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Three decades after it was dismantled, a medieval building that once stood on the quayside at Haverfordwest in Pembrokeshire is rebuilt at St Fagans National History Museum near Cardiff. In the final episode of the architectural history series, Charlie Luxton helps reconstruct the vaulted house, while Dan Cruickshank traces its history.
David Owen Norris explores what tunes Shakespeare might have chosen had he owned an MP3 player. Also listen out for The Reunion (Radio 4, Sunday 22nd April, 11.15am), about the rebuilding of the Globe; The Essay: Shakespeare’s Restless World (Radio 4, weekdays from Monday 23rd April, 1.45pm); and Shakespeare And Love (Radio 3, weekdays from Monday 23rd April, 10.45pm).
Paul Rose presents a profile of Ernest Shackleton’s second-in-command, whose ashes were recently rediscovered and buried next to his leader on South Georgia. Also recalling exploration’s golden age, new series World’s Toughest Expeditions With James Cracknell (9.00pm, Discovery) begins with the ex-rower following in the footsteps of Colonel Percy Fawcett, who in 1925 disappeared in the Amazon.
In July 2009, metal detectorist Terry Herbert found Anglo-Saxon treasure valued at £3 million in a Staffordshire field. This Time Team special offers an update on the latest research on the hoard, which was saved for the nation by Stoke-on-Trent and Birmingham Museums.
Dominic Sandbrook focuses on 1973 and 74. These were nervy times thanks to the oil price hike, inflation and the three-day week. It was also an era when the sexual revolution reached the mainstream, and Noddy Holder and Slade bellowed Merry Christmas Everybody to cheer up the nation.
In a new series, American Shakespeare scholar James Shapiro offers his take on the Bard during the first decade of James VI and I’s reign. These were nervy years, not least because the English weren’t too sure what to make of their Stuart king. According to Shapiro, this atmosphere fed strongly into such plays as Measure For Measure.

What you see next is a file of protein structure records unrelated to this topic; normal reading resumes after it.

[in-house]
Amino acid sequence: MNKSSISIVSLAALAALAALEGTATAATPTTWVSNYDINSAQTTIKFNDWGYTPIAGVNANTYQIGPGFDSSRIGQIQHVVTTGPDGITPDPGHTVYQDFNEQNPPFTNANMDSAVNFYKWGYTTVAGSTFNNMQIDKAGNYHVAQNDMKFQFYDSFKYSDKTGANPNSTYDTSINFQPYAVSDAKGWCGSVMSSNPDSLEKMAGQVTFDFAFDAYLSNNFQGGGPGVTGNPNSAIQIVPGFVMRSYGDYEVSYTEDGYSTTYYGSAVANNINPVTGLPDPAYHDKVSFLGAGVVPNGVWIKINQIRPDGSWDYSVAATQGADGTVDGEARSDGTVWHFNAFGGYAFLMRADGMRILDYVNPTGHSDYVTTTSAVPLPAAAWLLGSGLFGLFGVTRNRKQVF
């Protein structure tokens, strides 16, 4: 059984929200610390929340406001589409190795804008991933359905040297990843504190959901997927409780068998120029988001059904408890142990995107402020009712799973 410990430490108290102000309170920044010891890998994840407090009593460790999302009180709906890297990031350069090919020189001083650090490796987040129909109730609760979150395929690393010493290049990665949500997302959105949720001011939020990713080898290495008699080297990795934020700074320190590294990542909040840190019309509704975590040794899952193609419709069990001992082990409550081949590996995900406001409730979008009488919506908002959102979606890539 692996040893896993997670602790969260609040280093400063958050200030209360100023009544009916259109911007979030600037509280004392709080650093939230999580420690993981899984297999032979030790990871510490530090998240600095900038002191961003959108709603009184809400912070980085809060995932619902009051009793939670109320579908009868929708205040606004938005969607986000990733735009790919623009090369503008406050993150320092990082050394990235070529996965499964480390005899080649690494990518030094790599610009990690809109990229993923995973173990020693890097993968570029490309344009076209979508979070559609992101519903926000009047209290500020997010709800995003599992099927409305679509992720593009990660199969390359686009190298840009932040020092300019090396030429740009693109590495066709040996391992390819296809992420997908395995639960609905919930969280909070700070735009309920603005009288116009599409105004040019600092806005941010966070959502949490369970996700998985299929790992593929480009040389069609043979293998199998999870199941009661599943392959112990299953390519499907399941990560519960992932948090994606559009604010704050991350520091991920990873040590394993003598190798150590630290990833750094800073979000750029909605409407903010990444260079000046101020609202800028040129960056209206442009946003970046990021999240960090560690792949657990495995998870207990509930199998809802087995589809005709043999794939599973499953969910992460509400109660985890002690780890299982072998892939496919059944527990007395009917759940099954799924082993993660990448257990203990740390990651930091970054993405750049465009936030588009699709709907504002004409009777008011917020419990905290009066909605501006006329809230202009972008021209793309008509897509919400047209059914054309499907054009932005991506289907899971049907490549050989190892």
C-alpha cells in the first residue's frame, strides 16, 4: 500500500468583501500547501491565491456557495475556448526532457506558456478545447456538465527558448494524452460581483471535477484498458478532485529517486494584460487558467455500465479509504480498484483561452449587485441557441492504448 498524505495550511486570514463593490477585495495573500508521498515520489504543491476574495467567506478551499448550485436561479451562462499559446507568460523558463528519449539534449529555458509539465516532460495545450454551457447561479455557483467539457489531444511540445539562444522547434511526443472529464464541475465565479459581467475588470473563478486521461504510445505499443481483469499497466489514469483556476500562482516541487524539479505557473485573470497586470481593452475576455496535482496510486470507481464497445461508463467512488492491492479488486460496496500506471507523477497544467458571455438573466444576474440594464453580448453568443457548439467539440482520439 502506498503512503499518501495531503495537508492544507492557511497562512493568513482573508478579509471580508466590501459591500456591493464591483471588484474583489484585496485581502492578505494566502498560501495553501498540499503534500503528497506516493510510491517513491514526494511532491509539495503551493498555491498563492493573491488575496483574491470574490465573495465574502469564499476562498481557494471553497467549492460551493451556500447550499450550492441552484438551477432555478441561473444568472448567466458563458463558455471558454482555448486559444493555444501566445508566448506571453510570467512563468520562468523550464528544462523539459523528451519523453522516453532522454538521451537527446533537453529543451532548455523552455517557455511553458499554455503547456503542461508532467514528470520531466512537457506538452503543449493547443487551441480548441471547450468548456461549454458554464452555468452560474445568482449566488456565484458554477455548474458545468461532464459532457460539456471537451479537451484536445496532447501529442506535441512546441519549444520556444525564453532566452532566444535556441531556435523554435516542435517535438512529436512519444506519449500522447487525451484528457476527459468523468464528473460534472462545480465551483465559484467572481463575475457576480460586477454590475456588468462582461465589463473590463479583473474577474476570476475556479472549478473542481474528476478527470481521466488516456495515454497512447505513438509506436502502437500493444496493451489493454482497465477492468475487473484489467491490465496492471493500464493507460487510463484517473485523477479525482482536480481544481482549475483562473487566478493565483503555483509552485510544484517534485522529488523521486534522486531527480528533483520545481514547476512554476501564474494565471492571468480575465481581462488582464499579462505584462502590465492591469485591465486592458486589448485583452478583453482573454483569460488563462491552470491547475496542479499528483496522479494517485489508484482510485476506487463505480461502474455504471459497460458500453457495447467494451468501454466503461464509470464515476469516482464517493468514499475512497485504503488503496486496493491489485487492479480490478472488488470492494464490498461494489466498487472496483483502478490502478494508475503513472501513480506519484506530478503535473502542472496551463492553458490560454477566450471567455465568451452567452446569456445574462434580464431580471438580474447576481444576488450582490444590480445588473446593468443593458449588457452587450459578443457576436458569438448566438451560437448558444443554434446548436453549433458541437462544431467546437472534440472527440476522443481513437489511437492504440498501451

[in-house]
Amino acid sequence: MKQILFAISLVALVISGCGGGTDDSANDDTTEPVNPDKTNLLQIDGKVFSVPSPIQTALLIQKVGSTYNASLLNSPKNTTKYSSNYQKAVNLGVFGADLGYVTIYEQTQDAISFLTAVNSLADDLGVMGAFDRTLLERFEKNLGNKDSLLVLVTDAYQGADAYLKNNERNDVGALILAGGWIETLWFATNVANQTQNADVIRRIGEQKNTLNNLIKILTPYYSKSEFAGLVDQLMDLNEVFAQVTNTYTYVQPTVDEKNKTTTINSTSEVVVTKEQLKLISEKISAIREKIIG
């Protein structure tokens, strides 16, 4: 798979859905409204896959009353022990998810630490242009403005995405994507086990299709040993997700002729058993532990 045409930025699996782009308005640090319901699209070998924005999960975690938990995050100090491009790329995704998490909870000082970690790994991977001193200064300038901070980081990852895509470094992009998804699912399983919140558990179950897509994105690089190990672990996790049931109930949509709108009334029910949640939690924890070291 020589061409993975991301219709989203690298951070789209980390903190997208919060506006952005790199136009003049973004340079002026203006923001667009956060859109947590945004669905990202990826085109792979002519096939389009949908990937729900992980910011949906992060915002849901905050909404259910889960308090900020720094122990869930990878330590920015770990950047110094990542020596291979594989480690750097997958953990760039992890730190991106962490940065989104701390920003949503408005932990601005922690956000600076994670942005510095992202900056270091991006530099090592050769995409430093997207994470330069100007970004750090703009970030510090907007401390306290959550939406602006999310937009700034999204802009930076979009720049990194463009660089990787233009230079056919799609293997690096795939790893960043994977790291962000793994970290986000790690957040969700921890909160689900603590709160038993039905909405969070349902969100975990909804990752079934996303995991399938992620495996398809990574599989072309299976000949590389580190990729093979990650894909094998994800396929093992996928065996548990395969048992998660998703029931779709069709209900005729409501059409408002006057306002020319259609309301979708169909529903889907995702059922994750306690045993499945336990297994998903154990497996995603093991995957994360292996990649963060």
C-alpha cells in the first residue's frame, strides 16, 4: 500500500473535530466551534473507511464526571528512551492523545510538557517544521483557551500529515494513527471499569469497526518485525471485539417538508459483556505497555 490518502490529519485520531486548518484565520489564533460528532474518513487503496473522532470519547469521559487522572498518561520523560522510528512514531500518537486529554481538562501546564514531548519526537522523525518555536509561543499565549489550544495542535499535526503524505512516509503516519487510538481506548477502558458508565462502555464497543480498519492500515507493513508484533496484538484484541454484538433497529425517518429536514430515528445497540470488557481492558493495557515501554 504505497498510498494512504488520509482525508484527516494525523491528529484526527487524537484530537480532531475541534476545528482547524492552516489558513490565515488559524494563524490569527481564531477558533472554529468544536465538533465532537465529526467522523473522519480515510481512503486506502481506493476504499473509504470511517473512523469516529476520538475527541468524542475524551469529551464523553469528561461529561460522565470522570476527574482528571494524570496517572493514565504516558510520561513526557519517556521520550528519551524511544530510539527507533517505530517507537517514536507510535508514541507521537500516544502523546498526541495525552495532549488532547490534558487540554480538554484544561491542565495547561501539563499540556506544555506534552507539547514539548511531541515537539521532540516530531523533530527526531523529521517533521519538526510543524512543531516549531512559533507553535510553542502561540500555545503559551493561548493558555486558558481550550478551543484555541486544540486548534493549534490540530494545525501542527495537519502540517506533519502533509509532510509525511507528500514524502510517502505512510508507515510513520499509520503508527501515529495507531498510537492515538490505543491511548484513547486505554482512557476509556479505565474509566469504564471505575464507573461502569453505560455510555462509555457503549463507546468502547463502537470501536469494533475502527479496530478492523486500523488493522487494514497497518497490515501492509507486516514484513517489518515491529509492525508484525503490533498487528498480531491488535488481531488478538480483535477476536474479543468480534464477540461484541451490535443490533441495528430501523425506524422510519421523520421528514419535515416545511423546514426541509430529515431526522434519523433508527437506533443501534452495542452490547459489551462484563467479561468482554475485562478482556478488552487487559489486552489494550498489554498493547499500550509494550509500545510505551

“Togas up, trousers down…” It can only be Professor Mary Beard visiting a communal toilet as her series on life in ancient Rome continues. Her focus this time around is largely on Rome as a high-rise city where many spent much of their time out on the streets, if only to avoid their squalid and cramped apartments.
Concluding her series on the role of women in religion down the centuries, Bettany Hughes looks at five figures from the Dark Ages. These include Theodora, a former prostitute who ruled over an empire, and St Hilda, a key figure in the history of Christianity in England.
Abdul Karim was one of Queen Victoria’s closest confidants in her later life. However, as this documentary explores, many were scandalised that an Indian Muslim should become such a favourite, to the point where his position at the heart of the British court threatened to destabilise the empire itself.
Melvyn Bragg and learned guests discuss the 1485 battle of Bosworth Field. Fought between the forces of Richard III, the last English king to be killed in battle, and the future Henry VII, it was the encounter that effectively brought the Wars of the Roses to a bloodstained conclusion.